Brokerage accounts offer individuals flexibility and control over their investments, as they can choose which securities to buy and sell and when to do so. However, they also carry risks, as the value of securities can fluctuate, and investments can lose value.
Advantages of Brokerage Accounts
Brokerage accounts offer a wide range of benefits:
- No contribution limits – an advantage of a brokerage account is that there are no contribution limits, meaning individuals can invest as much as they want and grow their wealth faster than with other types of investment accounts.
- Withdraw money anytime – one advantage of a brokerage account is that individuals can typically withdraw money at any time without penalty, which provides more flexibility and liquidity than other types of investment accounts that may have restrictions or penalties for early withdrawals.
- Borrow money – an advantage of a brokerage account is that individuals may be able to borrow money against their investment portfolio, which is known as margin trading. This can provide additional liquidity and investment opportunities. However, this also carries risks, and individuals should carefully consider their options and the associated costs and risks before engaging in margin trading.
- FDIC Insurance – is typically only offered for deposit accounts, such as savings or checking accounts, and not for investment accounts. However, some brokerage firms may offer additional insurance or protections for their client’s investment accounts.
- Lots of investment options – brokerage accounts offer a wide range of investment options, including stocks, bonds, mutual funds, ETFs, options and more. This allows investors to diversify their portfolios and choose investments that align with their financial goals and risk tolerance.
Drawbacks of Brokerage Accounts
While the benefits of brokerage accounts are appealing, it’s important to also understand their potential risks.
- No tax advantages – brokerage accounts don’t offer any tax advantages, as any gains or dividends earned from investments held in the account are subject to capital gains taxes. Investors may also be subject to taxes on interest or dividend income that they receive from their investments.
- Capital gains taxes – are a disadvantage of a brokerage account because investors must pay taxes on any gains made when selling securities, which can significantly reduce their overall investment returns.
- Limited financial advice – unlike a 401(k), which curates investment options and provides investment advice, investors in a brokerage account must make investment decisions and manage their portfolio independently, which may not be suitable for all individuals.
- Commissions and fees – can add up quickly and eat into investment returns, potentially eroding the value of an investor’s portfolio over time.
Brokerage Account vs 401(k): How do they compare?
Here’s a quick look at their key similarities and differences:
|Ability to Invest in Stocks, ETFs and Mutual Funds||Yes||Yes|
|Dividends on Stocks||Yes||Yes|
|No Contribution Limits||Yes||No|
|Withdraw Money Anytime||Yes||No|
|Lots of Investment Options||Yes||No|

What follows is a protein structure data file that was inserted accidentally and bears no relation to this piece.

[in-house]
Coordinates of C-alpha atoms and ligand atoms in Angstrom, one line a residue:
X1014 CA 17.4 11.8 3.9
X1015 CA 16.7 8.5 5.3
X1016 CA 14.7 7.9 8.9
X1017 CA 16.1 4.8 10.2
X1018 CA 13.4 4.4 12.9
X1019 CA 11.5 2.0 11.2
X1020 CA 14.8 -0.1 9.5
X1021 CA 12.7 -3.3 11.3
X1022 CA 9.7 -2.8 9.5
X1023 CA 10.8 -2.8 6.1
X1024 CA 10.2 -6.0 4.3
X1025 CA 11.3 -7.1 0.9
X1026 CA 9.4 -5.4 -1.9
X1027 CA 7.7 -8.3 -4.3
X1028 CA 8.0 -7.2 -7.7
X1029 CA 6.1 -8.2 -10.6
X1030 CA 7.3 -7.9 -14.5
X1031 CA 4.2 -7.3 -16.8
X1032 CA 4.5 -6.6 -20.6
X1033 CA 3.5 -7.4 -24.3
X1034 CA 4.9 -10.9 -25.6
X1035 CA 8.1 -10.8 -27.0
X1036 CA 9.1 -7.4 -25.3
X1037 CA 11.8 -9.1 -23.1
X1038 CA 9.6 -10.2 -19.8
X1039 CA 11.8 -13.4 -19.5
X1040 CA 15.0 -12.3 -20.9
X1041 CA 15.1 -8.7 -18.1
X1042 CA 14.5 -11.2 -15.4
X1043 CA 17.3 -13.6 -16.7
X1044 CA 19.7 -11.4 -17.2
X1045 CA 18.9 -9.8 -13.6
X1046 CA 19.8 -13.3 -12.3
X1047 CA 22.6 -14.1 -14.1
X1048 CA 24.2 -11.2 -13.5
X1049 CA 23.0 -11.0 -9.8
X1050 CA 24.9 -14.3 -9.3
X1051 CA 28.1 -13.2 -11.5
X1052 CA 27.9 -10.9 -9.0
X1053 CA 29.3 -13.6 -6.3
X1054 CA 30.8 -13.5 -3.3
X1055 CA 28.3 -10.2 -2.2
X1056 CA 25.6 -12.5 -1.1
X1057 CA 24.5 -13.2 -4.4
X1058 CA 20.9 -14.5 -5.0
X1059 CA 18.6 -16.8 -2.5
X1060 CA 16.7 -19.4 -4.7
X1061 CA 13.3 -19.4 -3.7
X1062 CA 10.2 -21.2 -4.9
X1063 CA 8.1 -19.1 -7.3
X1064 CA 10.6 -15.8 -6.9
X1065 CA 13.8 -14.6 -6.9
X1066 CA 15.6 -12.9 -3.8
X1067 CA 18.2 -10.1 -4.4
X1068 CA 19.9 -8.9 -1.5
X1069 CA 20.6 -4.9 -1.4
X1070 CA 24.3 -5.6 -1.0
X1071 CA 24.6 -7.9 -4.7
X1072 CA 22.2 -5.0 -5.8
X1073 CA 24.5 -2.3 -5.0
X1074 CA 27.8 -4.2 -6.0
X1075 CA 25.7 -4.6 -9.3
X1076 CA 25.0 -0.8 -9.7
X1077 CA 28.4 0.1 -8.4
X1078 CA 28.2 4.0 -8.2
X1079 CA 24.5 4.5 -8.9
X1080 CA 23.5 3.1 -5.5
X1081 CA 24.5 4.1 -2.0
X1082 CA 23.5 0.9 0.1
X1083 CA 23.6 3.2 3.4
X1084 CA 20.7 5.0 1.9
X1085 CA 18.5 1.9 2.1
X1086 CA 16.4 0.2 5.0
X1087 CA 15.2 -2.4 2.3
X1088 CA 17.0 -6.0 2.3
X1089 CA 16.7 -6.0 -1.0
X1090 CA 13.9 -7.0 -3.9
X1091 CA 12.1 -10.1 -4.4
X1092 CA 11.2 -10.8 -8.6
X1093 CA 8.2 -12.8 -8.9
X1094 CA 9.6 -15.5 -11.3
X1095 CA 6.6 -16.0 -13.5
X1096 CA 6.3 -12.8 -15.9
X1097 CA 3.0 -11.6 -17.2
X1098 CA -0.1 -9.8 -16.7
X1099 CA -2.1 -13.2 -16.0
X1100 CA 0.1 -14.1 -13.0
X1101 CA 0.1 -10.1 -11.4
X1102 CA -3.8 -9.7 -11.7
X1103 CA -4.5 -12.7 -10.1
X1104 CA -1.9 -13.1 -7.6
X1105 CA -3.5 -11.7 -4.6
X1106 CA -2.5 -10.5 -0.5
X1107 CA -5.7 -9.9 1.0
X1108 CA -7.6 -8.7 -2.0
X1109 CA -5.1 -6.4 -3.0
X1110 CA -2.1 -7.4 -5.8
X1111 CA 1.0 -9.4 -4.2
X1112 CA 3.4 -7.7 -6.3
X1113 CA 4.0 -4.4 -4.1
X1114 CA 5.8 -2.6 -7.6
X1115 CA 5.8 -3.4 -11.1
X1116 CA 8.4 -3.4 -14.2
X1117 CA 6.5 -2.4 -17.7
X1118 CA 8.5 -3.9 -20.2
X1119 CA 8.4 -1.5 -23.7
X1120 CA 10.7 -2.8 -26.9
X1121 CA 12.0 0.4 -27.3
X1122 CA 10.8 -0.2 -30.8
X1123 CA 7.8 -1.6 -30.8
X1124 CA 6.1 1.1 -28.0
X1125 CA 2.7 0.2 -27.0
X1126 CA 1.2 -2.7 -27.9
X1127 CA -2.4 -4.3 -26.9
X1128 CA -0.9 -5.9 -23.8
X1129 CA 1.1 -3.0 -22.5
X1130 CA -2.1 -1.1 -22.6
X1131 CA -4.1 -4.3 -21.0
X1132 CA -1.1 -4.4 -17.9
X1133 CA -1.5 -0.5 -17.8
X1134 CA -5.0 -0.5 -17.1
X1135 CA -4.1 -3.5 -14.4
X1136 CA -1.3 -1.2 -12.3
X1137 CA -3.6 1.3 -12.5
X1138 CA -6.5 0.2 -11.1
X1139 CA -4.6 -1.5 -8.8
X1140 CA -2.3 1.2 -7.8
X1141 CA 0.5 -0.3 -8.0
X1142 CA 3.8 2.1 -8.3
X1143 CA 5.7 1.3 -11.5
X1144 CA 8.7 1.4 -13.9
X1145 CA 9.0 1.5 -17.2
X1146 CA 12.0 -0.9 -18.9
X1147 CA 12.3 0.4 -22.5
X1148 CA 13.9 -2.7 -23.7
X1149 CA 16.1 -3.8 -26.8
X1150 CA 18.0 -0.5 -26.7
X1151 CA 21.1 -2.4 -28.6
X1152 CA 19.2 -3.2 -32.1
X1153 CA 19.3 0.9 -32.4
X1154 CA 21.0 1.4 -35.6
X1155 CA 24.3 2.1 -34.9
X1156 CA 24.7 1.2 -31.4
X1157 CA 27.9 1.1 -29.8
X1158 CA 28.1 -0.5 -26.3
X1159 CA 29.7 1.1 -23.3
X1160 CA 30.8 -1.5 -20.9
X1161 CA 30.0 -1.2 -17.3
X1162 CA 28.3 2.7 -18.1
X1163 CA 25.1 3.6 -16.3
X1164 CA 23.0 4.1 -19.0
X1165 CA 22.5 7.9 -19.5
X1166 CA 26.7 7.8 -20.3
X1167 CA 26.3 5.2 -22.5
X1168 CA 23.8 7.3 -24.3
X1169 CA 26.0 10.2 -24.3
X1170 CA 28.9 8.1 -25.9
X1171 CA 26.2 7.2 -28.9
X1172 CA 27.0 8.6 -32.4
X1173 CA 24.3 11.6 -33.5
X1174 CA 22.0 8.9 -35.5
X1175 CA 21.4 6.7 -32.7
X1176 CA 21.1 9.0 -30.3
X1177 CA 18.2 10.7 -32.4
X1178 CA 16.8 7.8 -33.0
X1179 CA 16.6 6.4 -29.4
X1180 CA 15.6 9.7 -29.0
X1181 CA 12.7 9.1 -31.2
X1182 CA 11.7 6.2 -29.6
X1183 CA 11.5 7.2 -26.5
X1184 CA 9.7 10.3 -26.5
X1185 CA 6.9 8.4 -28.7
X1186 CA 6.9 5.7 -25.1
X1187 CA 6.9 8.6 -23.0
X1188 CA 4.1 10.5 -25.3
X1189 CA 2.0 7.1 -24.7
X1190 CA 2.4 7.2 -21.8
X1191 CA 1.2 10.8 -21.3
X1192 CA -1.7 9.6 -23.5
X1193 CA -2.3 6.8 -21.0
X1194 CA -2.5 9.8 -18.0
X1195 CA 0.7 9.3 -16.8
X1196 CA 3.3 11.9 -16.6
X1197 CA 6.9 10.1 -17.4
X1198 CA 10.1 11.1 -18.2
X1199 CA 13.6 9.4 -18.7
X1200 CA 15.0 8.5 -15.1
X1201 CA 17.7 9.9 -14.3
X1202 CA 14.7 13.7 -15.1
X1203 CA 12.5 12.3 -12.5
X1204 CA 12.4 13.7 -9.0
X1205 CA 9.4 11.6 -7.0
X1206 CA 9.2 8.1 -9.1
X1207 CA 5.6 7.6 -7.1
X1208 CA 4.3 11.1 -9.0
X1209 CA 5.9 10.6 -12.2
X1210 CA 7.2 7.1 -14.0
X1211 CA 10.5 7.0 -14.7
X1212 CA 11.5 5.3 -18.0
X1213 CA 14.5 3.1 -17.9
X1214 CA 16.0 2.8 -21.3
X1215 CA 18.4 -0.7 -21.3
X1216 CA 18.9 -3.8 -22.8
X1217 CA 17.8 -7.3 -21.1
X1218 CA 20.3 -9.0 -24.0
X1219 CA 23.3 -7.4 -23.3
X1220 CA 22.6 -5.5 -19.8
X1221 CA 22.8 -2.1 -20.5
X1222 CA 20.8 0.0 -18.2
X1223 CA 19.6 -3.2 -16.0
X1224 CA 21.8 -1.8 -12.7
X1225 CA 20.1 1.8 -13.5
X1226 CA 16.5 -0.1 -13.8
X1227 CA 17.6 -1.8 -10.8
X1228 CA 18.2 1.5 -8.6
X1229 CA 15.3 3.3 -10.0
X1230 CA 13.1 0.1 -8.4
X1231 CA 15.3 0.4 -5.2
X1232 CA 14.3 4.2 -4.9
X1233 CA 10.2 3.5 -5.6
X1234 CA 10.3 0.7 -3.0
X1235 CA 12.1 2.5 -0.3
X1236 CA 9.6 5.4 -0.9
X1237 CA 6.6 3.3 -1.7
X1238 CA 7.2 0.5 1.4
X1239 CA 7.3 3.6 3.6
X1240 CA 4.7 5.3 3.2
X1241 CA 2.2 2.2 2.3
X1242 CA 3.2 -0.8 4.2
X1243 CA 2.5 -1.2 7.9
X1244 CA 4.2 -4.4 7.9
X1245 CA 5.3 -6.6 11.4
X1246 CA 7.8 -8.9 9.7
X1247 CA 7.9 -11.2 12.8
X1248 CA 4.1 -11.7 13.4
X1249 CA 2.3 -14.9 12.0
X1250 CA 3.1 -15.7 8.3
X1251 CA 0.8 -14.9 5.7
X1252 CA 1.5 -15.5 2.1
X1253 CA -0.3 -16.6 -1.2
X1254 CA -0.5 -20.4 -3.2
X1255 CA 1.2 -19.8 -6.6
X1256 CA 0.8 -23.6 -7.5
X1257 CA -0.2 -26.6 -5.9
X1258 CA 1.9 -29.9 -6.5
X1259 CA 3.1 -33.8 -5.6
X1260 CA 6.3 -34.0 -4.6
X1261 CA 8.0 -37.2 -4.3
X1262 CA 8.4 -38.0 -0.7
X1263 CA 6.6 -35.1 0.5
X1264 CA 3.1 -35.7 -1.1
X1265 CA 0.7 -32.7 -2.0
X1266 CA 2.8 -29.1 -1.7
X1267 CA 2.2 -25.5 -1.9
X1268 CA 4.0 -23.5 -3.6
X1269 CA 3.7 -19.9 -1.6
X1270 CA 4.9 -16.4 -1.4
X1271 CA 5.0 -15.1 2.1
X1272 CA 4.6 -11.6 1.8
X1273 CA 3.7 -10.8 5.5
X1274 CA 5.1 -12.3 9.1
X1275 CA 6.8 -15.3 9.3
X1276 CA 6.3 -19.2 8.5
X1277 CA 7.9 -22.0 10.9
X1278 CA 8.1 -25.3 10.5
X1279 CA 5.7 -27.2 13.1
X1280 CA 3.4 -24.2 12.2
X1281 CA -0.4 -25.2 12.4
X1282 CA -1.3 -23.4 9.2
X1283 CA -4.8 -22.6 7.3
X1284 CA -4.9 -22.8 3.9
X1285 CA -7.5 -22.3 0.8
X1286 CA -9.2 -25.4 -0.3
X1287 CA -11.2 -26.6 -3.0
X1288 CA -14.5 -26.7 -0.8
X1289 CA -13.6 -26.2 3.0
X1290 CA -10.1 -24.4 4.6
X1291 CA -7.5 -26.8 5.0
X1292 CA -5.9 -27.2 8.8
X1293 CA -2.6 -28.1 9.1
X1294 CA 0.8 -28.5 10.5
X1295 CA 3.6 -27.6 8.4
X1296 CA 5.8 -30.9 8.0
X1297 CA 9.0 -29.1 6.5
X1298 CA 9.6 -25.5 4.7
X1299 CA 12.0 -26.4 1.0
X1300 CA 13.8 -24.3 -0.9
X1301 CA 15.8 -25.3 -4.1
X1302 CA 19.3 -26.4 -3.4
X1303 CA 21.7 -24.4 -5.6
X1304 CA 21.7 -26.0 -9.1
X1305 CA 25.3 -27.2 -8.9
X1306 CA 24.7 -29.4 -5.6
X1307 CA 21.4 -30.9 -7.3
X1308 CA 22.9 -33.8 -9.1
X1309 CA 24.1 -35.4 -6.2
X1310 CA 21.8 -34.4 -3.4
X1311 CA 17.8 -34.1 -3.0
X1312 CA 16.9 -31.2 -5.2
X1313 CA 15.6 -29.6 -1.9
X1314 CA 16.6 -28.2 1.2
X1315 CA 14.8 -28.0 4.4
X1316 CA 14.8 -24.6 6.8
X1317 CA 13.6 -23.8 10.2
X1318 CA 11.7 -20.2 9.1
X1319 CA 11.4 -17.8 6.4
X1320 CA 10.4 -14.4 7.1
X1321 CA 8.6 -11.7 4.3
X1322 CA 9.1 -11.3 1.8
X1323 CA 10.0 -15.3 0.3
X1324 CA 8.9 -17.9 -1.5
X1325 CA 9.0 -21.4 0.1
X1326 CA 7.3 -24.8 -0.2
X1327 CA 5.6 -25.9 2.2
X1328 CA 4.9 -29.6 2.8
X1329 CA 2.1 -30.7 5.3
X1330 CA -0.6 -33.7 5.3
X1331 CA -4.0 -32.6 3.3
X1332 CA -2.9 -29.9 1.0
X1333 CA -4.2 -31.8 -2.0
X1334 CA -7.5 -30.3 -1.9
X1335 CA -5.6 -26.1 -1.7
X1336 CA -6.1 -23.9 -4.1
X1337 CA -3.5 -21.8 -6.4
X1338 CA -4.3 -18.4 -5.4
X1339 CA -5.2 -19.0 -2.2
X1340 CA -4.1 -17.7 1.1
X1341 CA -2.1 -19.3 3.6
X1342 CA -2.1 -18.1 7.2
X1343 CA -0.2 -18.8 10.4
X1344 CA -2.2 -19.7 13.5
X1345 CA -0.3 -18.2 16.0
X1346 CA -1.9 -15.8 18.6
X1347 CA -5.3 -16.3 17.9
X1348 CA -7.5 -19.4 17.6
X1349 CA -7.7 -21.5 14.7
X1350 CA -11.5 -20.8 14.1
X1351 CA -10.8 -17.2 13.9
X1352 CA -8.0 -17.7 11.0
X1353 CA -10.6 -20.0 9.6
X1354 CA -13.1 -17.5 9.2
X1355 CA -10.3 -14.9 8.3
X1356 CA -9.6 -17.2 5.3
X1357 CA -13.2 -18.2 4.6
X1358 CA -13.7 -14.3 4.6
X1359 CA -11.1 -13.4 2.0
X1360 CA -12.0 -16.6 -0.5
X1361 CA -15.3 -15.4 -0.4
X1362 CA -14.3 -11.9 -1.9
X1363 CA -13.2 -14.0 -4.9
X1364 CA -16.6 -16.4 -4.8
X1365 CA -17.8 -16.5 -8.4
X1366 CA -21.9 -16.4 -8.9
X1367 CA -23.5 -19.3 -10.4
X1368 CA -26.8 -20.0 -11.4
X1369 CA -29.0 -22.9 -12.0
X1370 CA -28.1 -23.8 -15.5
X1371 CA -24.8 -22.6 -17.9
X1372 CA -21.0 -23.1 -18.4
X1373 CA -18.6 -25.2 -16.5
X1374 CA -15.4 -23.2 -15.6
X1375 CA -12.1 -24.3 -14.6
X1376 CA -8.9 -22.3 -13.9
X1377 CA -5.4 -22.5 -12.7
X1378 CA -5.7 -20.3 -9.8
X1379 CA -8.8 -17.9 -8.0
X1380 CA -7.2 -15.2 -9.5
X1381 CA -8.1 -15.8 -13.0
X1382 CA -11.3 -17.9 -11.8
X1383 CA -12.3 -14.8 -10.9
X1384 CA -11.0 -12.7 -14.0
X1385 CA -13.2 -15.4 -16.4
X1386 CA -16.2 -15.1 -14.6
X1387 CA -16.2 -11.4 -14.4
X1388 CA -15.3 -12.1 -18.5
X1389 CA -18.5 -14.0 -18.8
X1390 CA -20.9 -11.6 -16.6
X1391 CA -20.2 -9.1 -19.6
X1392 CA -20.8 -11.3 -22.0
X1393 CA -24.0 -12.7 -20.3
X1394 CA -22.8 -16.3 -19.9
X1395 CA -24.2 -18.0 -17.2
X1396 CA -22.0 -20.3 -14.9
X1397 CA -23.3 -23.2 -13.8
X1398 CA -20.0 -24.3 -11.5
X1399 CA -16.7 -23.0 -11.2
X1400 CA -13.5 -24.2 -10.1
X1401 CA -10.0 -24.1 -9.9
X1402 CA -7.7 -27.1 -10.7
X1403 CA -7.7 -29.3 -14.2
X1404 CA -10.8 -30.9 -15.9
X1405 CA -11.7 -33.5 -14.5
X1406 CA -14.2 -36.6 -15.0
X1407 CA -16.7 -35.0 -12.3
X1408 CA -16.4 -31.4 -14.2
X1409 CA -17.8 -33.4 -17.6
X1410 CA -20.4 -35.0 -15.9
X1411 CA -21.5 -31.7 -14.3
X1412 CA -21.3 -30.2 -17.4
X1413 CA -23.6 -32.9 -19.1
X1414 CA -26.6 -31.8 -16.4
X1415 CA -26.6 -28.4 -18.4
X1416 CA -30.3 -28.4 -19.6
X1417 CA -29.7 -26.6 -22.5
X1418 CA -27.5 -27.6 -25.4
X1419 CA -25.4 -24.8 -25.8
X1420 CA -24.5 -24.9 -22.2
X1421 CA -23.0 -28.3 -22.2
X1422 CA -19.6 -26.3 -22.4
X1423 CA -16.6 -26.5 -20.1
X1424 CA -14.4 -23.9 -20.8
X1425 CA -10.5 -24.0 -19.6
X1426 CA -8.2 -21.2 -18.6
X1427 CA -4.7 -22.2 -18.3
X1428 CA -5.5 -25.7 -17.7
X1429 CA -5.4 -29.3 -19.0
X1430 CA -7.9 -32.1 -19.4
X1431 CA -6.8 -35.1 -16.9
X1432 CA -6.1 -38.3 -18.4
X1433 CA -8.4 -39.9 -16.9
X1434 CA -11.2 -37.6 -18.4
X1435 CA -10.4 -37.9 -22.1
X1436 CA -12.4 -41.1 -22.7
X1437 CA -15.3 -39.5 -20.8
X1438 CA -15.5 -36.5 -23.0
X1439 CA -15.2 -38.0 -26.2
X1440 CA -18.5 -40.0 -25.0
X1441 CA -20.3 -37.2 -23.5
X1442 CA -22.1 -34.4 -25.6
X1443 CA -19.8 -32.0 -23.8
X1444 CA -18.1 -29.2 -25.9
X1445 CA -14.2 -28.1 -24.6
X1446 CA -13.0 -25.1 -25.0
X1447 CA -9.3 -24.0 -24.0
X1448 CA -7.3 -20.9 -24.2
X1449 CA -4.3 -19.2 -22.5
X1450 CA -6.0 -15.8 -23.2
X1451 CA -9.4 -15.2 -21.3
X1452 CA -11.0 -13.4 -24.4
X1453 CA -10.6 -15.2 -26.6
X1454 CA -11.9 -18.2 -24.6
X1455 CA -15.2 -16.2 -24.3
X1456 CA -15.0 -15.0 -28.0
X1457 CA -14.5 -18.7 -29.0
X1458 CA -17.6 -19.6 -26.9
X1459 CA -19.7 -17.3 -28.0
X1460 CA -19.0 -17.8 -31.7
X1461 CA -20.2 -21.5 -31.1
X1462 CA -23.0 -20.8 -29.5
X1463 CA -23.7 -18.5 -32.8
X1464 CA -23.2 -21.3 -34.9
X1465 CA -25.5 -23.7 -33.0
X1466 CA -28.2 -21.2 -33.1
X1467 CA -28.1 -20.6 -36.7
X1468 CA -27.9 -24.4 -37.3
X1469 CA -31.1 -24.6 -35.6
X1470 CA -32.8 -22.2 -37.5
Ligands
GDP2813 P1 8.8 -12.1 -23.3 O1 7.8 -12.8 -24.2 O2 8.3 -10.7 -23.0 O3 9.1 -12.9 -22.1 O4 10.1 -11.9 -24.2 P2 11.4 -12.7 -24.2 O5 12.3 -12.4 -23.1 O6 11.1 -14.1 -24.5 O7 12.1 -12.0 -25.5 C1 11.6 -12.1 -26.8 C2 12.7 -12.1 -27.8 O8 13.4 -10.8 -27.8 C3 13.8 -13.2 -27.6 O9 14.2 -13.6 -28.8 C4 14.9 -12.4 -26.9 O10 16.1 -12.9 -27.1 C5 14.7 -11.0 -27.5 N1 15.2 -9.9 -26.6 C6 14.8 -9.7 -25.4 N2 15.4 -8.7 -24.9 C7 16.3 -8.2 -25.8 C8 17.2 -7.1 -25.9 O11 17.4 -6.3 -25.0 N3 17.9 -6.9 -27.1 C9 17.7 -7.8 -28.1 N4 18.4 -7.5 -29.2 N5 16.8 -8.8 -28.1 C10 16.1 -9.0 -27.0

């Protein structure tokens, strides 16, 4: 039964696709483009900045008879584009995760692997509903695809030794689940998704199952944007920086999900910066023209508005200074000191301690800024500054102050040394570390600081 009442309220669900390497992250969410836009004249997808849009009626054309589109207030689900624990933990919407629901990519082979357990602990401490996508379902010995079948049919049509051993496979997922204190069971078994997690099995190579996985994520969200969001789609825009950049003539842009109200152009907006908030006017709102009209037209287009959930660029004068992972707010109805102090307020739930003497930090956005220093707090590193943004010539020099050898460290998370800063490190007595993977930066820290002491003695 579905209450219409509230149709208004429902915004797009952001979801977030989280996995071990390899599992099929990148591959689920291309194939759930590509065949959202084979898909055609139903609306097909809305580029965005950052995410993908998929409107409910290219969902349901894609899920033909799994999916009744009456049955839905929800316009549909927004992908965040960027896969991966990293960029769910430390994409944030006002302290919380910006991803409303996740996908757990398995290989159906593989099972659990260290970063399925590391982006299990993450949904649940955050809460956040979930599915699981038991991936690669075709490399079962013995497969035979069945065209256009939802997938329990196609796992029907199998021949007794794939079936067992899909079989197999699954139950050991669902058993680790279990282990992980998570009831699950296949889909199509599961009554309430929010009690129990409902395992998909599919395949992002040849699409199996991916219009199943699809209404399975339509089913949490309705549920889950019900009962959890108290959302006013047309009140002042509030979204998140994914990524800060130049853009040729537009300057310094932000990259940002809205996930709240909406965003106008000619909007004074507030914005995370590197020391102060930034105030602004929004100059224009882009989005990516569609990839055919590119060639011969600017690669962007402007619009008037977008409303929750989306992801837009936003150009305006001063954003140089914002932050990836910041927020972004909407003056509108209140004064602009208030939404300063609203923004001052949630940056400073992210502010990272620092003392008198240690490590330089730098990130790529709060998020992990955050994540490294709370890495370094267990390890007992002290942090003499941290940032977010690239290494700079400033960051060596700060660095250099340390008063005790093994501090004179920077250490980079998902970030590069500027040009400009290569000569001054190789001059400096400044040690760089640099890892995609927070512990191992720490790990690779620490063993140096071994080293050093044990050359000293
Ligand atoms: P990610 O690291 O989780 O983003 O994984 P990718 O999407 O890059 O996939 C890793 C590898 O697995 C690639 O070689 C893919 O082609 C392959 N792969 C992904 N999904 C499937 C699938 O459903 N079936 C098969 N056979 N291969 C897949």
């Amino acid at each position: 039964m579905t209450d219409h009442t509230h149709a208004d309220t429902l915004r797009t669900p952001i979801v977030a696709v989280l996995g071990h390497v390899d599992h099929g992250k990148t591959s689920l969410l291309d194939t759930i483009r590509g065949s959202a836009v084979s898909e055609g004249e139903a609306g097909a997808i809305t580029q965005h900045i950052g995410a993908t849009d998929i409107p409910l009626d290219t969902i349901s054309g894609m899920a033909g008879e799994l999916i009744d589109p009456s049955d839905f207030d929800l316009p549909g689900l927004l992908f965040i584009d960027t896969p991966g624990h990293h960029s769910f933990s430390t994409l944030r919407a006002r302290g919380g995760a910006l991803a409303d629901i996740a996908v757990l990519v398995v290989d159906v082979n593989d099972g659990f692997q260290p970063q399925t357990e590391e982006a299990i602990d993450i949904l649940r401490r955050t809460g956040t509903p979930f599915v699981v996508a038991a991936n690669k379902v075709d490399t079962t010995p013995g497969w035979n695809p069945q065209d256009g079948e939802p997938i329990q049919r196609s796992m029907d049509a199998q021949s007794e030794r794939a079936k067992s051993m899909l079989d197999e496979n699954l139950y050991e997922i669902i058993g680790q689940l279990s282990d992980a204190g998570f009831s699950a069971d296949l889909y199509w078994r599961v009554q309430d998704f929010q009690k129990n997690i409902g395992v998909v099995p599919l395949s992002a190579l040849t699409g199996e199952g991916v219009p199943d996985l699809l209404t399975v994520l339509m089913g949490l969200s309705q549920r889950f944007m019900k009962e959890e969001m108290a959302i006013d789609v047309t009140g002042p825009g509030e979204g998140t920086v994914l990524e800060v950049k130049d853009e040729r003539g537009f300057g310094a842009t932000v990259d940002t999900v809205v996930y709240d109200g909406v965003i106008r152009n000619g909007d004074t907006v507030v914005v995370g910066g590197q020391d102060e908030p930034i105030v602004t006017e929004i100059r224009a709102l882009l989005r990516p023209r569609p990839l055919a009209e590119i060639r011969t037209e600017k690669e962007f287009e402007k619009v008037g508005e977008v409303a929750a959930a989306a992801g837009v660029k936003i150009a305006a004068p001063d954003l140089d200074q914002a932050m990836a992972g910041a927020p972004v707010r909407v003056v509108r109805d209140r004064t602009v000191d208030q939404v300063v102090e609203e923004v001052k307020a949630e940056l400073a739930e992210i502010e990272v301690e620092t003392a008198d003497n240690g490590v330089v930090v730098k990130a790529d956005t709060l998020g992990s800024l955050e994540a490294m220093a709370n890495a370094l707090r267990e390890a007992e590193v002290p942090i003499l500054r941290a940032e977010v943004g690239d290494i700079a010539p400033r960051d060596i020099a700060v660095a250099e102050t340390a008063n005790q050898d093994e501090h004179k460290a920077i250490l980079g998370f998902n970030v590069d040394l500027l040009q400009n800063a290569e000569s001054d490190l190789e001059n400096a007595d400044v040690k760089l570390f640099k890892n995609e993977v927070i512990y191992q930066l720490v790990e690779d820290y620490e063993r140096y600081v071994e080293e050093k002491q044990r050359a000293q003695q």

|Capital Gains Taxes||Yes||No|
Which is Better: 401(k) or Brokerage Account?
Choosing between a 401(k) and a brokerage account can have a major impact on your finances, so you want to carefully consider the type of investor you are and your level of investing experience.
- You want tax-deferred savings, potentially reducing your current tax burden and allowing your investments to grow tax-free until withdrawal.
- You want matching contributions from an employer, providing an immediate return on your investment and helping accelerate your retirement savings.
- You want to catch up on your retirement savings through the Late-Saver program, as the contribution limits are higher than those for other types of retirement accounts, and individuals over the age of 50 can make additional “catch-up” contributions.
- You want maximum flexibility, as there are typically no contribution limits or restrictions on withdrawals, providing more control over investment decisions.
- You want the ability to invest in a wide range of securities, including stocks, bonds, ETFs and mutual funds.
- You are interested in more advanced trading strategies, such as options or margin trading.
Here are the answers to common questions about 401(k)s and brokerage accounts.
Should I max out my 401(k) before using a brokerage?
It depends on your financial goals and individual circumstances, but maximizing contributions to your 401(k) can be a smart long-term strategy for retirement savings, while a brokerage account can provide more flexibility and potentially higher returns for short-term goals.
Are brokerage accounts good for retirement?
Brokerage accounts can be a useful tool for retirement savings, particularly for investors who have already maxed out their tax-advantaged retirement accounts and are looking for additional ways to grow their wealth over the long term.
Can I move my 401(k) into a brokerage account?
Yes, it is possible to roll over a 401(k) into a brokerage account, although the process may involve fees and taxes, and you should carefully consider the implications before making the switch.